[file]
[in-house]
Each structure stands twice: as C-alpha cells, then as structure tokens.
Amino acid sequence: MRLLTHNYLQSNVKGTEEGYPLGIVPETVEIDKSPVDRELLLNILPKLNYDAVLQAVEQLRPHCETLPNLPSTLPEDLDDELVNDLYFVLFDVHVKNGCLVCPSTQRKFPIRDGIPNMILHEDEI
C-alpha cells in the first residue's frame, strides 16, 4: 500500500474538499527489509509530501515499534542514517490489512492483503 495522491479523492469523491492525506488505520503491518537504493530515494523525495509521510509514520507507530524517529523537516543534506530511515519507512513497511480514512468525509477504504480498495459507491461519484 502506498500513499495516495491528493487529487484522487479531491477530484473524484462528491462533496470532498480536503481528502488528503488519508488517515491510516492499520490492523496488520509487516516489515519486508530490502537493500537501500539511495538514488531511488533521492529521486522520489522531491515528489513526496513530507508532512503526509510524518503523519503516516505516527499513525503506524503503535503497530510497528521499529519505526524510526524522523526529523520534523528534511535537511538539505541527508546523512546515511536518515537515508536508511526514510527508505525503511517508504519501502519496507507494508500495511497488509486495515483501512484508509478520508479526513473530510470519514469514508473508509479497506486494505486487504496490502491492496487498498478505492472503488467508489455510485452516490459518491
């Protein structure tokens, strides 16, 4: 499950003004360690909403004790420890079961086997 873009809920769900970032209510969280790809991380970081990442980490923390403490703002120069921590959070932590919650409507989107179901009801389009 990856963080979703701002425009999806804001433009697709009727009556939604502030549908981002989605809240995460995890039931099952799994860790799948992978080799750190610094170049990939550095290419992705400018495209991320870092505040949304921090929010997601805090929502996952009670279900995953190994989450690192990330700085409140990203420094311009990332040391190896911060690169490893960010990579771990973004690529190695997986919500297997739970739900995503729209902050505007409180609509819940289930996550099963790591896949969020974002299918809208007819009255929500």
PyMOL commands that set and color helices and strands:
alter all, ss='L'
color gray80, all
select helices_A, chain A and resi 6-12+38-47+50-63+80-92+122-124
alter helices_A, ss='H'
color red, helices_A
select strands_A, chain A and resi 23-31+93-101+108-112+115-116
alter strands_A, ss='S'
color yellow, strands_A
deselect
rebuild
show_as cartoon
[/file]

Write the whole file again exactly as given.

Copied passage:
[in-house]
Each structure stands twice: as C-alpha cells, then as structure tokens.
Amino acid sequence: MRLLTHNYLQSNVKGTEEGYPLGIVPETVEIDKSPVDRELLLNILPKLNYDAVLQAVEQLRPHCETLPNLPSTLPEDLDDELVNDLYFVLFDVHVKNGCLVCPSTQRKFPIRDGIPNMILHEDEI
C-alpha cells in the first residue's frame, strides 16, 4: 500500500474538499527489509509530501515499534542514517490489512492483503 495522491479523492469523491492525506488505520503491518537504493530515494523525495509521510509514520507507530524517529523537516543534506530511515519507512513497511480514512468525509477504504480498495459507491461519484 502506498500513499495516495491528493487529487484522487479531491477530484473524484462528491462533496470532498480536503481528502488528503488519508488517515491510516492499520490492523496488520509487516516489515519486508530490502537493500537501500539511495538514488531511488533521492529521486522520489522531491515528489513526496513530507508532512503526509510524518503523519503516516505516527499513525503506524503503535503497530510497528521499529519505526524510526524522523526529523520534523528534511535537511538539505541527508546523512546515511536518515537515508536508511526514510527508505525503511517508504519501502519496507507494508500495511497488509486495515483501512484508509478520508479526513473530510470519514469514508473508509479497506486494505486487504496490502491492496487498498478505492472503488467508489455510485452516490459518491
């Protein structure tokens, strides 16, 4: 499950003004360690909403004790420890079961086997 873009809920769900970032209510969280790809991380970081990442980490923390403490703002120069921590959070932590919650409507989107179901009801389009 990856963080979703701002425009999806804001433009697709009727009556939604502030549908981002989605809240995460995890039931099952799994860790799948992978080799750190610094170049990939550095290419992705400018495209991320870092505040949304921090929010997601805090929502996952009670279900995953190994989450690192990330700085409140990203420094311009990332040391190896911060690169490893960010990579771990973004690529190695997986919500297997739970739900995503729209902050505007409180609509819940289930996550099963790591896949969020974002299918809208007819009255929500």
PyMOL commands that set and color helices and strands:
alter all, ss='L'
color gray80, all
select helices_A, chain A and resi 6-12+38-47+50-63+80-92+122-124
alter helices_A, ss='H'
color red, helices_A
select strands_A, chain A and resi 23-31+93-101+108-112+115-116
alter strands_A, ss='S'
color yellow, strands_A
deselect
rebuild
show_as cartoon